“Being a certified B Corp and having sustainability and purpose core to the company’s values has been a big driver in employee engagement,” says Beatriz Montoya, chief operating officer at Simply Business. “It’s particularly important when hiring in areas where skills are in short supply, as many of us are experiencing in the current market.
“It’s up to marketers to create a strong employee value proposition as well as doing what’s right for customers.”
What you do and achieve internally has an impact externally — and when you build a strong team around your sustainability agenda, it becomes easier to build this value into your wider marketing strategy in an authentic way.
With everyone from potential employees to consumers judging brands on their sustainability credentials, success increasingly rests on the CMO’s ability to link product and purpose in an authentic and credible way.
4) Leverage the power of partnerships
Marketers can have a critical role in building partnerships, both with industry bodies to set shared ambitions and standards and with other businesses that can help deliver system change. Margaret Jobling, chief marketing officer at NatWest Group, is a strong advocate for this approach.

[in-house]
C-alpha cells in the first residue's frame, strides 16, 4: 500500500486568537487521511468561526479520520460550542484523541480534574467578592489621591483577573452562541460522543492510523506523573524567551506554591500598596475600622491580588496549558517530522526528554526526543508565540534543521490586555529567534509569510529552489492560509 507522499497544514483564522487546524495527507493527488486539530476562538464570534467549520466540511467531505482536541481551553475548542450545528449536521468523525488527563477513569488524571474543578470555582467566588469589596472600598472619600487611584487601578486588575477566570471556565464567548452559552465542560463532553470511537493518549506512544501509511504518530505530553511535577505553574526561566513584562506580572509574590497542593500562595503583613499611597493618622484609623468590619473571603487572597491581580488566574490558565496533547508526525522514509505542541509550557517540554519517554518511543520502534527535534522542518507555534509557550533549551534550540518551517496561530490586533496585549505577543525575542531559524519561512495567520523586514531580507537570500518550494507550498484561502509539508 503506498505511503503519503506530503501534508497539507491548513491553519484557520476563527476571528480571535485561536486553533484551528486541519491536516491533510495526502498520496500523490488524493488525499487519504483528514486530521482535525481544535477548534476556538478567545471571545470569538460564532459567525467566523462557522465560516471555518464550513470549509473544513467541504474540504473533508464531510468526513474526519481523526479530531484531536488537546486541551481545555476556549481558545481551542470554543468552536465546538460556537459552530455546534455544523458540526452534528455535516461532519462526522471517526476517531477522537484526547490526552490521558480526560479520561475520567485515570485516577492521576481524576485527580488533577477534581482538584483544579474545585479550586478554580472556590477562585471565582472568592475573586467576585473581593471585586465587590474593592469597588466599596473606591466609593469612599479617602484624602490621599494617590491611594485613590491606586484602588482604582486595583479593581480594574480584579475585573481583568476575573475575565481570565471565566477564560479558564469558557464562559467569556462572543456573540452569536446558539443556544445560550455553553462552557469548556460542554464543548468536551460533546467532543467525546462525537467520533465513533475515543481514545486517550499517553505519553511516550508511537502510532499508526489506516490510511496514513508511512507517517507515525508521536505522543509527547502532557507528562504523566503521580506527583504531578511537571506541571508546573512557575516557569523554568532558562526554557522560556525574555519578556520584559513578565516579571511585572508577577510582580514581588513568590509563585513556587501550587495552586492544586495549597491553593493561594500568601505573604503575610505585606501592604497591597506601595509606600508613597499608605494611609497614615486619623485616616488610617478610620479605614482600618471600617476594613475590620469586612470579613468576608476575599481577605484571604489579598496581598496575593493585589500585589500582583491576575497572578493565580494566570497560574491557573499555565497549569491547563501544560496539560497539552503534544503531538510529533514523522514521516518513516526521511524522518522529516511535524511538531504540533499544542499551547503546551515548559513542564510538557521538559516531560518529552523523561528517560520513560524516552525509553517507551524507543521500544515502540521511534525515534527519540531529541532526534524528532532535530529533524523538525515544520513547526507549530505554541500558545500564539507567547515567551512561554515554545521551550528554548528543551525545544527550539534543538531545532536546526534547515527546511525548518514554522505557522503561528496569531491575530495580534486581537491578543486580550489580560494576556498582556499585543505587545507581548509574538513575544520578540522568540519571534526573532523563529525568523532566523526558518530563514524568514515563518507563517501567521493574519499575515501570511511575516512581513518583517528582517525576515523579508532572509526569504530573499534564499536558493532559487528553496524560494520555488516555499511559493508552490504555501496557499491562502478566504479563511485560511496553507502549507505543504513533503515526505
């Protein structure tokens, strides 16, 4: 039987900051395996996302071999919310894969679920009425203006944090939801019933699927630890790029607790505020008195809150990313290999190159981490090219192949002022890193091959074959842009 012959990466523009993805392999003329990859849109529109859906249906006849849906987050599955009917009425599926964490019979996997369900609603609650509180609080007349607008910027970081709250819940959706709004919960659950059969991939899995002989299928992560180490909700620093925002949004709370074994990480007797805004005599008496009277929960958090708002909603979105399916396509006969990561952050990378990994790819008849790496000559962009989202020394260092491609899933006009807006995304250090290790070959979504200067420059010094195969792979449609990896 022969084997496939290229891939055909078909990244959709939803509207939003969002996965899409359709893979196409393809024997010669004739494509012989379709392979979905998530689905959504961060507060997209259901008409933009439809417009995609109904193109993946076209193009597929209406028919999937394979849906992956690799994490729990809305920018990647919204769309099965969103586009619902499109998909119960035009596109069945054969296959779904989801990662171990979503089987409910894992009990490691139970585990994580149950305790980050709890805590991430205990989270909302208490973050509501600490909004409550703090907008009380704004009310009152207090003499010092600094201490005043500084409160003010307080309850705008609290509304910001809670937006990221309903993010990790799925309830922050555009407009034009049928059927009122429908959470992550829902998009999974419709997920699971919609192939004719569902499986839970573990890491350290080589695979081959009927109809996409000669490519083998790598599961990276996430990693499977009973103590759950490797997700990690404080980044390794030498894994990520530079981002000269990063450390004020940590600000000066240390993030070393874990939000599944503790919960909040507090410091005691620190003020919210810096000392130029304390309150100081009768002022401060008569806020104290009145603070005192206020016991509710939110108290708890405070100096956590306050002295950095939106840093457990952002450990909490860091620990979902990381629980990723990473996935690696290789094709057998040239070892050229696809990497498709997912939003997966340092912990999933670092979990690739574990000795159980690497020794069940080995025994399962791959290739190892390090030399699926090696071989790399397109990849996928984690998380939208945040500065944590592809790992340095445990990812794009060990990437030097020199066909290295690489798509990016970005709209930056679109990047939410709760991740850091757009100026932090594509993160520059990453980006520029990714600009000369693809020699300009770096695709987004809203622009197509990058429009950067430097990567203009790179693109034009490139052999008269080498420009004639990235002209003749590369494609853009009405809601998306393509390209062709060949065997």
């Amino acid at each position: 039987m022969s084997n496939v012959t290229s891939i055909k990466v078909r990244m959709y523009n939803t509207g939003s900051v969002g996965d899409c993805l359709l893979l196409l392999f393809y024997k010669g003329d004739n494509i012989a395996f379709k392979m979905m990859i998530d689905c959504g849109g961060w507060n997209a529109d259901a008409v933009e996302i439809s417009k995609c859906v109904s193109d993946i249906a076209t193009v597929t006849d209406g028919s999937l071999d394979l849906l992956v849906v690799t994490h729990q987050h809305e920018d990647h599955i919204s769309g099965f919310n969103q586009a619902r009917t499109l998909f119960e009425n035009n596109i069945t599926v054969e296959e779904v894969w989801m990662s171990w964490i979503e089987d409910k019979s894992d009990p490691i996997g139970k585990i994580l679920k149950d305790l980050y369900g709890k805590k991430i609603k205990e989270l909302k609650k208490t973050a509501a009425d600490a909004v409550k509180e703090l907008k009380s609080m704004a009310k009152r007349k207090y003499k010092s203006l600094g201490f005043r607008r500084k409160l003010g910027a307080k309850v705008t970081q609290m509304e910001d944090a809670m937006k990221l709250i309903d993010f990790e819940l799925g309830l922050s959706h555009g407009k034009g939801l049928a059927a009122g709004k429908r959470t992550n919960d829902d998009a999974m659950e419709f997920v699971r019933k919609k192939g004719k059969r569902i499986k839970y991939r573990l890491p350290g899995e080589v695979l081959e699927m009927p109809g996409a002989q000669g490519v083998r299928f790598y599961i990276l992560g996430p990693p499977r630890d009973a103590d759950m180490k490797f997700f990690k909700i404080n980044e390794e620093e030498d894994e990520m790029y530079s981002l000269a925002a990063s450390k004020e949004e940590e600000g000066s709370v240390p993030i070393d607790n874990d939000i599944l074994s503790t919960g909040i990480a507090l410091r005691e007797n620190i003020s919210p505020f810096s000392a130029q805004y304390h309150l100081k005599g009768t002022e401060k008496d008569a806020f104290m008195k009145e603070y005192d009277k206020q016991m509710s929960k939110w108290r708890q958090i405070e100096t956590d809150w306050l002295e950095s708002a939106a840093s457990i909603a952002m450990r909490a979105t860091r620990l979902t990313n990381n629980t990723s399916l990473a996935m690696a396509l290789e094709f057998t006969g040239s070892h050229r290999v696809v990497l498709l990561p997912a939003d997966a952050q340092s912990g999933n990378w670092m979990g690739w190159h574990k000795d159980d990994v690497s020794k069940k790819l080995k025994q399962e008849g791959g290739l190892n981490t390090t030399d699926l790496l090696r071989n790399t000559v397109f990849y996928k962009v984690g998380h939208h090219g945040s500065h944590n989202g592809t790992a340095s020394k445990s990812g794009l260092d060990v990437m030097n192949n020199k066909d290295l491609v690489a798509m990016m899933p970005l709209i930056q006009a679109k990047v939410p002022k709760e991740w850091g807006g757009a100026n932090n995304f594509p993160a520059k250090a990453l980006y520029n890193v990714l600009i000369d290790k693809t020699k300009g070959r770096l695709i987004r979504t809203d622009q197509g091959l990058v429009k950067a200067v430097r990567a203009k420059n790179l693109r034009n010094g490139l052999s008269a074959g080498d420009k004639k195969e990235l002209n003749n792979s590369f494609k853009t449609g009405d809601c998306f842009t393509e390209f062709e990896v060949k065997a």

“We’ve got to team up with other businesses to see how we can make a difference, whether that’s within our own category or across categories,” says Jobling.
She highlights the example of the UK’s housing stock, where around 90% of houses are inefficient: “It’s an infrastructure problem, it’s a finance problem, it’s a consumer education problem. We need to come together to find solutions.”
The approach she is driving at NatWest Group is to move beyond theory and get practical, with tools like carbon trackers for their retail customers, sustainability toolkits for their business customers, and an emphasis on green mortgages with preferential interest rates.
“Brands play a critical role in helping drive behaviour change within the business — and, more importantly, with customers.”
Running a successful business while charting a path to sustainability comes with its challenges, but it’s something Google is committed to supporting. It’s why we’re partnering with net zero certification group Planet Mark on a training programme to help small businesses understand, track, and reduce their carbon emissions.
This is one of many initiatives being developed across Google to support organisations, alongside our work to drive our own sustainable practices and our goal to help one billion people make more sustainable choices by 2022 through our core products. We all know rapid progress is critical, and difficult decisions have to be made. We aim to continue to provide data and insights — and facilitate the conversations — to make these essential choices possible.